Page One

Skaters get their power from the sun

By Jon MaysDaily Planet staff
Monday August 20, 2001

When Jonah Most told his mother that he was looking for something to do this summer, she suggested that he get a special project going – something like creating a solar-powered skateboard. 

So Most, 12, hooked up with Daniel Holtmann-Rice, 15, and Tom Burchill, 20, and got to work in June. The trio knew each other through skateboarding and building ramps in their quiet north Berkeley neighborhood. Burchill is a Volkswagen enthusiast who likes to rebuild engines and has a shed full of auto parts. In short, he’s a gearhead. Most characterized Holtmann-Rice as “the computer genius.” 

Now, two months later, they are putting together a three-person, six-foot-long skateboard that will be powered completely by the sun. 

“I never worked with electric motors before. I never worked with alternative transportation, especially a four-wheeled machine. So when [Most’s] mom popped the challenge, I was extremely excited,” Burchill said.  

The group hopes to have the skateboard – fashioned after the Maherajah-style board popular in the 70s – running in time for the Solano Stroll early next month and perfected in time for the “How Berkeley Can You Be?” parade in October. After that, Most said they may consider offering rides to people or create something more involved and interactive for the Earth Day festival. 

“We haven’t really decided what that will be. We’re open to suggestions,” Most said. “We want it to be a hands-on thing.” 

The skateboard is not yet tested or even completely constructed, but the group is confident it will work. By cannibalizing an axle and gear drive assembly from a push lawn mower and combining it with two 12-volt batteries, computer and motors from a recently donated electric wheelchair – the skateboard has enough juice to make it go.  

But the group wanted to make sure it would use renewable energy, so they are going to hook the batteries up to a backpack fitted with a two-foot by three-foot solar panel. The panel will trickle-charge the battery on sunny days. Although the wheelchair motors have the technology to turn, they want to use its energy for straight-away power and incorporate a skateboard’s natural foot-turning method. 

To accomplish that, they constructed a sandal on the top of the board that will turn a gear system below the board connected to four nine-and-a-half-inch wheels.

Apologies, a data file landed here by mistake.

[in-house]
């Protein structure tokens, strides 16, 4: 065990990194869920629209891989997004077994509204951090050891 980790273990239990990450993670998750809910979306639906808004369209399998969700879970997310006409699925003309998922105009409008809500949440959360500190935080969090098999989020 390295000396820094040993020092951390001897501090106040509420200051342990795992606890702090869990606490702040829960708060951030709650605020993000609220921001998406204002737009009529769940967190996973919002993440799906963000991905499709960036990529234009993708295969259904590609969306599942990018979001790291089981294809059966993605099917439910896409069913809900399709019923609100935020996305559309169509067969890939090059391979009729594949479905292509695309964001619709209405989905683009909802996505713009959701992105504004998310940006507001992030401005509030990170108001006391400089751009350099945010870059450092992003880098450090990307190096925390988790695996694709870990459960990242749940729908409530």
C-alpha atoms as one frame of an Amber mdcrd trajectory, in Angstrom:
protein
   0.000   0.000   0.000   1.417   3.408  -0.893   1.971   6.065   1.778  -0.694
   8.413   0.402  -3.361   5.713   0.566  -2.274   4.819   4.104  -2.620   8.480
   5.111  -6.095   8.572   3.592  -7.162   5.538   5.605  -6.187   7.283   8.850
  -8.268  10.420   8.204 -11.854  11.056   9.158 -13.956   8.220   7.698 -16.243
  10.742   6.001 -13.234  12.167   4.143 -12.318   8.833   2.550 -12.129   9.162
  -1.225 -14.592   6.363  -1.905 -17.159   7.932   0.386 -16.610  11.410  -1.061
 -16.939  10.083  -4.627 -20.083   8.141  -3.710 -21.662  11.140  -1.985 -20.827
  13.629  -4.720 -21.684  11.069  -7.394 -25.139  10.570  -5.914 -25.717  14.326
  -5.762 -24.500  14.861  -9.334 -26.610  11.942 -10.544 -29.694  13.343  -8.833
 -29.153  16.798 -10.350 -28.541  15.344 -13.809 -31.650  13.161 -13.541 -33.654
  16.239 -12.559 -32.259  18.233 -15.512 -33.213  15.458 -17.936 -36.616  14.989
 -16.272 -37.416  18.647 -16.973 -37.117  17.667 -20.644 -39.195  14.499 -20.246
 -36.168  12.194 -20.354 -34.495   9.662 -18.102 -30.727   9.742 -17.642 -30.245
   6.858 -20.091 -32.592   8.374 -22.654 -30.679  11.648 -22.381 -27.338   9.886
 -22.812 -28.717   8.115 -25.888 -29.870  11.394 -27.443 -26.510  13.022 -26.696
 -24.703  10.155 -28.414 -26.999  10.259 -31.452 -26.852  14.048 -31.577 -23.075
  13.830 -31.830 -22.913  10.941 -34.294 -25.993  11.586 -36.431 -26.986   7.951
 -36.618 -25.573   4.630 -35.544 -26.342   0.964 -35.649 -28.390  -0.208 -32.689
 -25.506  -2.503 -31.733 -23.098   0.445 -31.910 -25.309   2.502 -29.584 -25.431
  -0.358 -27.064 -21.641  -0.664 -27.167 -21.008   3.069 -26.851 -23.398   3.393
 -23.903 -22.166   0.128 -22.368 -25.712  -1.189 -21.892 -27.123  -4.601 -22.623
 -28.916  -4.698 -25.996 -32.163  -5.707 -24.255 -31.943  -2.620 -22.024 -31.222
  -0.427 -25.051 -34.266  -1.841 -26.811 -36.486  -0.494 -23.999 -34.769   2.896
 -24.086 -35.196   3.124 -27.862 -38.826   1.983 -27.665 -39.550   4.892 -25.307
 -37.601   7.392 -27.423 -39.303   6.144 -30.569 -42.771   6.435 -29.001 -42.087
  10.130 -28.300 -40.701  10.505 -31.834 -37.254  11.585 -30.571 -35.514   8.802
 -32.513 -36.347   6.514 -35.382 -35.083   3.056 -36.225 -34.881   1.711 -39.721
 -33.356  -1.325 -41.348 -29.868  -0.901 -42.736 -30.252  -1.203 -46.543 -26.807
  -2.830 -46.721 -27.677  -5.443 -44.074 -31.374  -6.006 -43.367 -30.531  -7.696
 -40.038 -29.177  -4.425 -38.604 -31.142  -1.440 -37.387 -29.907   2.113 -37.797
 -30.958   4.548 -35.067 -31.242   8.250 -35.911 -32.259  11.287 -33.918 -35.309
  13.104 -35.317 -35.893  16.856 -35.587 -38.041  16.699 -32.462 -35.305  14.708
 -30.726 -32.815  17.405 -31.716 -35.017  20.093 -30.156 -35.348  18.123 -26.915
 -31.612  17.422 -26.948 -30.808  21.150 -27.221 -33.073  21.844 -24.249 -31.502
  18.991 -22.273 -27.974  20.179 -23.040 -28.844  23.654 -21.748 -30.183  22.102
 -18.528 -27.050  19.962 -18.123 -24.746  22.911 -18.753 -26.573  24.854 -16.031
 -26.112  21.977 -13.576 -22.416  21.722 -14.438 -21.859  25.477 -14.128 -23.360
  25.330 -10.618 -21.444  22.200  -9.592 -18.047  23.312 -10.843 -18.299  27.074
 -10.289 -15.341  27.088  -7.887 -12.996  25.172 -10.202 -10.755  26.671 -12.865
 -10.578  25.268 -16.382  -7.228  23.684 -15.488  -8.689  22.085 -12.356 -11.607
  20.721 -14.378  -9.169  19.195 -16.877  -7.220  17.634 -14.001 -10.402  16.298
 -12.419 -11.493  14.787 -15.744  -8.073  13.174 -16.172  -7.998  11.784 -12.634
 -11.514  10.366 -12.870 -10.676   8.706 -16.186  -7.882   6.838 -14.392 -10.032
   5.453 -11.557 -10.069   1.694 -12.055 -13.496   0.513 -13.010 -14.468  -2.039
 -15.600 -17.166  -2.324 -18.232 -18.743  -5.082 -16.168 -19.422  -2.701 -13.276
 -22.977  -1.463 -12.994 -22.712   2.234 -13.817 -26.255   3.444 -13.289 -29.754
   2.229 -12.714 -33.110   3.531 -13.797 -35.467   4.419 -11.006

They still haven’t figured out how exactly that will work and are experimenting with a fan belt from a tractor and grip tape from a skateboard.  

The wheelchair has motors powerful enough to travel about 10 mph while carrying a 300-pound person, but by reducing the gear ratio with smaller wheels, Holtmann-Rice said it will have enough torque to carry 350 pounds about seven mph. 

The group makes regular trips to the hardware store and spends quite a bit of time asking for grants and donations. Most said they have garnered the attention of city councilmembers Linda Maio and Miriam Hawley as well as Access Innovations of Hayward — the company that donated the wheelchair.  

City Councilmember Kriss Worthington is helping the trio get a solar panel — the most expensive component of their invention — donated.  

The sum total of their efforts adds up to about 20 to 25 hours a week.  

“It’s pretty much like a part-time job,” Burchill said.  

It’s fairly good practice though, since eventually Burchill said he would like to work as a solar systems installer. Next, they plan on reconstructing the donated wheelchair and donating to someone who needs it.  

“We want to give it back because it was given to us so easily,” he said.  

With less than a month before the Solano Stroll, the group is focusing on the task at hand.  

“It will be working by Sept. 9, we’re not so sure about the solar panel, but it’ll be moving,” Most said.  

And Most said it will definitely be ready to carry them the length of the Berkeley parade. 

“It’ll be regenerating itself throughout the parade,” he said. “Especially if it’s a nice day.” 


For more information on the project or to make donations, e-mail Most at